Understanding property mandates

Property mandates are the legal agreements between the homeowner and their estate agent, and they are commonly misunderstood when people are selling their homes.

When it comes to deciding between sole mandates and open mandates, there are plenty of factors that property owners need to consider.

In this blog post, we take a closer look at the pros and cons of different types of mandates.

Types of property mandates

With three types of mandates to choose from, it’s important to understand each one so that you can decide which option best matches your requirements.

You’ll have the option of open, multi-listing, and sole mandates when you’re selling your property.

Open mandates

If you want to sign agreements with numerous estate agents, open mandates are the best option.

Open Property mandates | GotProperty

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  • The estate agent who secures a sale on your home benefits from a commission while the other estate agents don’t receive a portion of the sale price. Therefore, the commission is not as high.
  • It’s advisable to sign an agreement even if you are working with numerous estate agents as the amount of commission that you’re liable for is agreed to in writing as part of this document.
  • While many sellers believe that this is the best option, there are also potential downsides to open mandates.


  • Many agents put less effort into open mandates than they do when they are trying to sell properties with sole mandates. This is due to the fact that there is a risk that they will come away with no profit to show for their time if another agent sells the property first.
  • Open mandates can become complicated if you are liaising with more than one agent with regards to purchasing the property.
  • Arranging home viewing with numerous estate agents is more complex than working with one agent.

Multi-listing property mandates

Multi-listing property mandates | GotProperty

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This type of mandate means that you are dealing with an estate agent who has agreements with other agencies so that they can also list the details of your property.


  • The main estate agent you’re dealing with will send your property details to member agencies giving you the benefit of multi-listings. The commission will be shared between the listing agent and the agent who secured the sale.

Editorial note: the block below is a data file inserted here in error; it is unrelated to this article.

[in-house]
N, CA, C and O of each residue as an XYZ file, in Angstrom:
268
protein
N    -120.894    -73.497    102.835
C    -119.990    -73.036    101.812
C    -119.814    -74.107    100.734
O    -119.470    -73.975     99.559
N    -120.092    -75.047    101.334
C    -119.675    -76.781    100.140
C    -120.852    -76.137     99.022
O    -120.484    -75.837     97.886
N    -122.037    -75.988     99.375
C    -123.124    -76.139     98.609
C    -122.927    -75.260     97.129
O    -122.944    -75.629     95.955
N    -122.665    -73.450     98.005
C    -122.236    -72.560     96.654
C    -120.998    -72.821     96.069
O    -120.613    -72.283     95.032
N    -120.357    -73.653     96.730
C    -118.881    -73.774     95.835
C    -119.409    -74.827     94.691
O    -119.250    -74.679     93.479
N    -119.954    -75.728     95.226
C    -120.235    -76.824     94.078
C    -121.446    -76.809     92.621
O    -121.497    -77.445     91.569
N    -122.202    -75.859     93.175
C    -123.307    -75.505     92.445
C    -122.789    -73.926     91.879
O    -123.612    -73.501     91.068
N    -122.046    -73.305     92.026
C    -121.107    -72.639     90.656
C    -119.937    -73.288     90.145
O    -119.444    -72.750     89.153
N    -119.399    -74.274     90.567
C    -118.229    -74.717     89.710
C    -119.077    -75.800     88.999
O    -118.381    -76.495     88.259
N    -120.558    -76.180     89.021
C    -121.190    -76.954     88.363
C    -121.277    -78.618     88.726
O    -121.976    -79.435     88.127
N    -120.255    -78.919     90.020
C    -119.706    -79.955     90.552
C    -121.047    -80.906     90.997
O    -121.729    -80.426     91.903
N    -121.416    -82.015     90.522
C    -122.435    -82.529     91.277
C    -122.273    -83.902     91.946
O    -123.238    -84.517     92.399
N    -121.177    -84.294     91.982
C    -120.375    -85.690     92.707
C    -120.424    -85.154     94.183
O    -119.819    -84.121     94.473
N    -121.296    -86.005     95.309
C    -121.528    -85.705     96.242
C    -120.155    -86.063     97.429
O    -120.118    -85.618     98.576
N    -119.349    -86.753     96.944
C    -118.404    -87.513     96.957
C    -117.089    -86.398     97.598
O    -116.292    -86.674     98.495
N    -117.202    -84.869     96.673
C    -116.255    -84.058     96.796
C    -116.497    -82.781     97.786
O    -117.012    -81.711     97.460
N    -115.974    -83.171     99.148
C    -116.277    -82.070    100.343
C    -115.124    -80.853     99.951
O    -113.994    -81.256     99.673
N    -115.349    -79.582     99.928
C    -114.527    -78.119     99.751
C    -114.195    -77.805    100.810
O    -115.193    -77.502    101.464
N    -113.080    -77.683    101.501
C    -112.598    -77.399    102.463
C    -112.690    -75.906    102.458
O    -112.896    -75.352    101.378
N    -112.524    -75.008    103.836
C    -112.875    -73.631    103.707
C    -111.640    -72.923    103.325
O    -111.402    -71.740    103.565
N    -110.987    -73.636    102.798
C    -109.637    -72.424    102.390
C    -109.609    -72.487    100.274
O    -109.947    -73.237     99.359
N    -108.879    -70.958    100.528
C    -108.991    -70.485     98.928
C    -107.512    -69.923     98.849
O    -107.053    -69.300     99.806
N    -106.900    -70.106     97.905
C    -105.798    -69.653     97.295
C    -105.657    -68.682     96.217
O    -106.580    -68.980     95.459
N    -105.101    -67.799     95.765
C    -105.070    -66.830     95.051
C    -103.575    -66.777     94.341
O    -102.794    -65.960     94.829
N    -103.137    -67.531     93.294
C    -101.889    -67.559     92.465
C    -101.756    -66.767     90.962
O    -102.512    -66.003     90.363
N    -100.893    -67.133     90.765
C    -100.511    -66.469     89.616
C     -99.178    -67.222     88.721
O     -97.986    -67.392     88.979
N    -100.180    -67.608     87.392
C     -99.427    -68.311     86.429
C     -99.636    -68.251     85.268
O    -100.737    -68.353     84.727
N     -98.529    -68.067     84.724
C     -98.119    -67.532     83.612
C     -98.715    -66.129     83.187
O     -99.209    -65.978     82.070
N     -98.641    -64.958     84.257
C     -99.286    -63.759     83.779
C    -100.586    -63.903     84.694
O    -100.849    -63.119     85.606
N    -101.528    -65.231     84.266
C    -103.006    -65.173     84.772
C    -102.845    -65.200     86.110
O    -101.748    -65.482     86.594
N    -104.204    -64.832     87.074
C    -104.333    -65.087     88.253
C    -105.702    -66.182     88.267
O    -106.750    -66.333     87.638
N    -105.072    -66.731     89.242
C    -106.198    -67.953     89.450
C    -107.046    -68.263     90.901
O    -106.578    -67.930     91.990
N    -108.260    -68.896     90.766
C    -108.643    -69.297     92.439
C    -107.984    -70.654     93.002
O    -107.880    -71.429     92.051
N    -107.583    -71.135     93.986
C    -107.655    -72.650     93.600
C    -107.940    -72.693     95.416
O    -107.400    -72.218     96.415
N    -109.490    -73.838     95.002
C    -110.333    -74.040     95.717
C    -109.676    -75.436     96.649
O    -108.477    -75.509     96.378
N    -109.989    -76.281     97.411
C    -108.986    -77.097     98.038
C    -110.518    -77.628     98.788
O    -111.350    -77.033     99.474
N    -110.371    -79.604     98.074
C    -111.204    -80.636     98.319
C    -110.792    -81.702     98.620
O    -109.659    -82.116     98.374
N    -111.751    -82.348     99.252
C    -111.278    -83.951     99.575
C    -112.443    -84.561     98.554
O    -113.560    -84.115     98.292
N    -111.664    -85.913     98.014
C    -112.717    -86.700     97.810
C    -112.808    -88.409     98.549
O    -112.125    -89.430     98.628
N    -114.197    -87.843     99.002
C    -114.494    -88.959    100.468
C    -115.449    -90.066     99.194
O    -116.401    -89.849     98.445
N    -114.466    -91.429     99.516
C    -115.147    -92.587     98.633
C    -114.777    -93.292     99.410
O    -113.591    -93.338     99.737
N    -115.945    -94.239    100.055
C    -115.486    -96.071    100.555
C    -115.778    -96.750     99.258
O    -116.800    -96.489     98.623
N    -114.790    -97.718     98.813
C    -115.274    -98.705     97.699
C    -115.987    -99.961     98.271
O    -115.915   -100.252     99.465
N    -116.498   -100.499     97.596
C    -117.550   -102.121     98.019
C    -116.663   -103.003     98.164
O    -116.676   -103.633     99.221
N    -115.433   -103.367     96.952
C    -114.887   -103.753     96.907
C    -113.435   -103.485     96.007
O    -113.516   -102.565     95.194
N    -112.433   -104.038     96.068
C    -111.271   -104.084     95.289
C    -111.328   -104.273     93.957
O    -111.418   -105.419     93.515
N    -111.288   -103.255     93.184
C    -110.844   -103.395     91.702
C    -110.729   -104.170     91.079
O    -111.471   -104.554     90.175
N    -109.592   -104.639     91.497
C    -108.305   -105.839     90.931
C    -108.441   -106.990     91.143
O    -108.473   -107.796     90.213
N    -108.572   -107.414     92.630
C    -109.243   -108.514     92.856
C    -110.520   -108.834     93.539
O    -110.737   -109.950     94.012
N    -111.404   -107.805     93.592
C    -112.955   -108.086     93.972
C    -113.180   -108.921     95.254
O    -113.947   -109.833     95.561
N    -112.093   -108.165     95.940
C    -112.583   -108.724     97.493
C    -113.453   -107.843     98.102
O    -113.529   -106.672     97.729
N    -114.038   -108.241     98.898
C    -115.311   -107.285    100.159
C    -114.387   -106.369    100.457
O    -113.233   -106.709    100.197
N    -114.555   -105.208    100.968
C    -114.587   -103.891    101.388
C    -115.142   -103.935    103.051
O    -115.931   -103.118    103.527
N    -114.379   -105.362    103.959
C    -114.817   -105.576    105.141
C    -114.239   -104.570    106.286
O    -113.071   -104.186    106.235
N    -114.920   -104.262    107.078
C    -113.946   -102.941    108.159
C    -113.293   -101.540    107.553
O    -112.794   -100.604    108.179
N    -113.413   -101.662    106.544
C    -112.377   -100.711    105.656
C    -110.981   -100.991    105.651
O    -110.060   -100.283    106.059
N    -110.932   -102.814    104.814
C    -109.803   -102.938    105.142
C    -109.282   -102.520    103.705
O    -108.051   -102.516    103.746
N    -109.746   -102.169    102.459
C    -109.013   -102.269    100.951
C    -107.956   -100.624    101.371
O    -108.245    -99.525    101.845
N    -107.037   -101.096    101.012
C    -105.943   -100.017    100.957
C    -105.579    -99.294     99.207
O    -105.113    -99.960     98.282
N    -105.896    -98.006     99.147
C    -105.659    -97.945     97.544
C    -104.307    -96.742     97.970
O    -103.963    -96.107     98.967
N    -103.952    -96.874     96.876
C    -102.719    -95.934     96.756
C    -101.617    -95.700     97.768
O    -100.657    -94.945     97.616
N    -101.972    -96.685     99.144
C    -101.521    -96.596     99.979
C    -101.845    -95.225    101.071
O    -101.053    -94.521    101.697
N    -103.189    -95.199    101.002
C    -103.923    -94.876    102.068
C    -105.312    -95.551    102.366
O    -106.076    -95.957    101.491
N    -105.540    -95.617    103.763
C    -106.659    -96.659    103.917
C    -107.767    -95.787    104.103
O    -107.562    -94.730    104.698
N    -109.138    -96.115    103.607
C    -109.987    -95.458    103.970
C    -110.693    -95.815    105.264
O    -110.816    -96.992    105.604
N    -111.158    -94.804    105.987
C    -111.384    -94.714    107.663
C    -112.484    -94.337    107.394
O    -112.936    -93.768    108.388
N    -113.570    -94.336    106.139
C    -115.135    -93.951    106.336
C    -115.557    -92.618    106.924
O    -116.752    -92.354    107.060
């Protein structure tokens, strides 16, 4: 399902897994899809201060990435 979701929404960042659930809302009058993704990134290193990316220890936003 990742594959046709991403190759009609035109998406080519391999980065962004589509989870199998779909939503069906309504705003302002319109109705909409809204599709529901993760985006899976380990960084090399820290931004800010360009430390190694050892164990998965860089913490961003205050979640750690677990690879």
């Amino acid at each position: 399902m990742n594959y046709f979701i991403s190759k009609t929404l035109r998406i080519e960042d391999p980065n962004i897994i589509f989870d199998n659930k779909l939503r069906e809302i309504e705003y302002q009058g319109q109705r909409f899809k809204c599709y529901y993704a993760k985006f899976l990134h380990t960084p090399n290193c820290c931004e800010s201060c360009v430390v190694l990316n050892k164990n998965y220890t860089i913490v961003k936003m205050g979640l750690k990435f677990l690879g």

• Your property will get more exposure but there are also disadvantages to this type of agreement.


  • Multi-listing property mandates may come with a higher commission percentage than the other types of agreements.
  • The listing agent may spend less time selling your property as they know that there are other estate agents working on it.

Sole mandates

A third option for is a sole mandate. These agreements mean that one agency is the exclusive seller of your property.

Sole property mandates | GotProperty

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  • Sole mandates create an image of exclusivity when you’re selling your home, which helps to secure a faster sale and a better price.
  • You’ll have the convenience of only dealing with one estate agent.


  • The estate agent receives the commission regardless of how the buyer came to know about the property meaning that the estate agent will receive their commission even if you find a buyer.
  • You’ll be required to sign a contract with the estate agent for a specified period, which typically extends over three months. This means that you’ll also be obligated to use the services of the estate agent for the specified period of time.

This makes it important to find a reputable estate agent to work with who you know will do their job well. Some estate agents offer reduced commission for sole mandates.

Now that you know more about property mandates, you can choose the option that best matches your requirements. Visit GotProperty for more information and advice on property placement.

Understanding property mandates before selling | GotProperty
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Understanding property mandates before selling | GotProperty
Property mandates are the legal agreements between the homeowner and their estate agent, and they are commonly misunderstood when selling.
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